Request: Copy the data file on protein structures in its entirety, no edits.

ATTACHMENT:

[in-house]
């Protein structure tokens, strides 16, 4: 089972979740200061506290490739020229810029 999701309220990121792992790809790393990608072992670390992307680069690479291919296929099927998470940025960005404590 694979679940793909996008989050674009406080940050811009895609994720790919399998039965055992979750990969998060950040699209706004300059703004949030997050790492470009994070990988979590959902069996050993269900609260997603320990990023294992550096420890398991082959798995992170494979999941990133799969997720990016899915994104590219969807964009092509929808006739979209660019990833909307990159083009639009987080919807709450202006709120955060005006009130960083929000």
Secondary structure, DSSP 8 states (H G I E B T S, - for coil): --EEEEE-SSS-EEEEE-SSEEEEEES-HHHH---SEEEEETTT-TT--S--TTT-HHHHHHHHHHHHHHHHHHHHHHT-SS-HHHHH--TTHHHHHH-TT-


[in-house]
């Protein structure tokens, strides 16, 4: 089972979740200061506290490739020229810029 999701309220990121792992790809790393990608072992670390992307680069690479291919296929099927998470940025960005404590 694979679940793909996008989050674009406080940050811009895609994720790919399998039965055992979750990969998060950040699209706004300059703004949030997050790492470009994070990988979590959902069996050993269900609260997603320990990023294992550096420890398991082959798995992170494979999941990133799969997720990016899915994104590219969807964009092509929808006739979209660019990833909307990159083009639009987080919807709450202006709120955060005006009130960083929000």
Secondary structure, DSSP 8 states (H G I E B T S, - for coil): --EEEEE-SSS-EEEEE-SSEEEEEES-HHHH---SEEEEETTT-TT--S--TTT-HHHHHHHHHHHHHHHHHHHHHHT-SS-HHHHH--TTHHHHHH-TT-